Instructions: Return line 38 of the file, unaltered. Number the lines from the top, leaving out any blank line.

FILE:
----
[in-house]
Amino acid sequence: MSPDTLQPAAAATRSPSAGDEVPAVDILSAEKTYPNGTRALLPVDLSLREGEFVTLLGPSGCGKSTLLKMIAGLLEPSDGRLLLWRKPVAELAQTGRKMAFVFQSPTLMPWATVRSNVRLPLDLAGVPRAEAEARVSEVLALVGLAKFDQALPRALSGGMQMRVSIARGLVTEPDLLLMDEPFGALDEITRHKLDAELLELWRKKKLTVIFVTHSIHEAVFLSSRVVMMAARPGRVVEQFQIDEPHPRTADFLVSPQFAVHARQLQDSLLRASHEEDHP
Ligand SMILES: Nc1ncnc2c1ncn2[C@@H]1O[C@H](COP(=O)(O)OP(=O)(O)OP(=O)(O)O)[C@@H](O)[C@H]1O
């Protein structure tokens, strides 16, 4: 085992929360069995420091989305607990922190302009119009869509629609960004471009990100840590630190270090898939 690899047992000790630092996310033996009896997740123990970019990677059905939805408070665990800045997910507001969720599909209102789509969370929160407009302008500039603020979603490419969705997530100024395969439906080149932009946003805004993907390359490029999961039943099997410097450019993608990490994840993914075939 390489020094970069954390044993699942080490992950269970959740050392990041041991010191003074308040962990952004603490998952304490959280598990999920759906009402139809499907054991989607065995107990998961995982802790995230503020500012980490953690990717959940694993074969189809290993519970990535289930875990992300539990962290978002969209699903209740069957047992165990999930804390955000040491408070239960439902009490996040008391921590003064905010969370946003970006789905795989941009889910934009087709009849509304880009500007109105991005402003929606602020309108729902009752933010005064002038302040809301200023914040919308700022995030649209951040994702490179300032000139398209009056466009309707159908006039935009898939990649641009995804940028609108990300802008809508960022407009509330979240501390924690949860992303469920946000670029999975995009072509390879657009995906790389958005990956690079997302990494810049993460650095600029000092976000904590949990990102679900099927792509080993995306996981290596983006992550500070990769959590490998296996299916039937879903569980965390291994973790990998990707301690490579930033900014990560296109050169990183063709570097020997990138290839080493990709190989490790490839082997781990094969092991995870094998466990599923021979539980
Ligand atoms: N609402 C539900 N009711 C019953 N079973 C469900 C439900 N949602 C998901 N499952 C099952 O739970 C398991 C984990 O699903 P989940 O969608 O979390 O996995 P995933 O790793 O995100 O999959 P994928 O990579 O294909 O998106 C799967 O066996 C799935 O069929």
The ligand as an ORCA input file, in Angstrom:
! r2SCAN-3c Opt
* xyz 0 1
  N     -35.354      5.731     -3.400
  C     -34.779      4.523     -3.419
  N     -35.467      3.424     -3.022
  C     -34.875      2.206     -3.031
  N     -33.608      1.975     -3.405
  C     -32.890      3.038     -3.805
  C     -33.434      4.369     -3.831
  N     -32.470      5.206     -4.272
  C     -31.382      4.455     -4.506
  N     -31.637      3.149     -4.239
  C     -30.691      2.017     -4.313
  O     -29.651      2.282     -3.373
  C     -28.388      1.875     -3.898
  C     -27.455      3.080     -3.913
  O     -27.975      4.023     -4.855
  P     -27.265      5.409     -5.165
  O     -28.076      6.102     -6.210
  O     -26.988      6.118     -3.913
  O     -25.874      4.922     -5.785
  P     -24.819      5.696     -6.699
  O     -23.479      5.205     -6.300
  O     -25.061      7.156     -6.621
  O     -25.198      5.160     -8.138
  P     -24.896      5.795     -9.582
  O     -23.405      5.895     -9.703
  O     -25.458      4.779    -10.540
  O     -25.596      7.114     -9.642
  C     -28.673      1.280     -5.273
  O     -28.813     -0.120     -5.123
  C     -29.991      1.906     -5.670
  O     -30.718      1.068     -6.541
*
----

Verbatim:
  C     -29.991      1.906     -5.670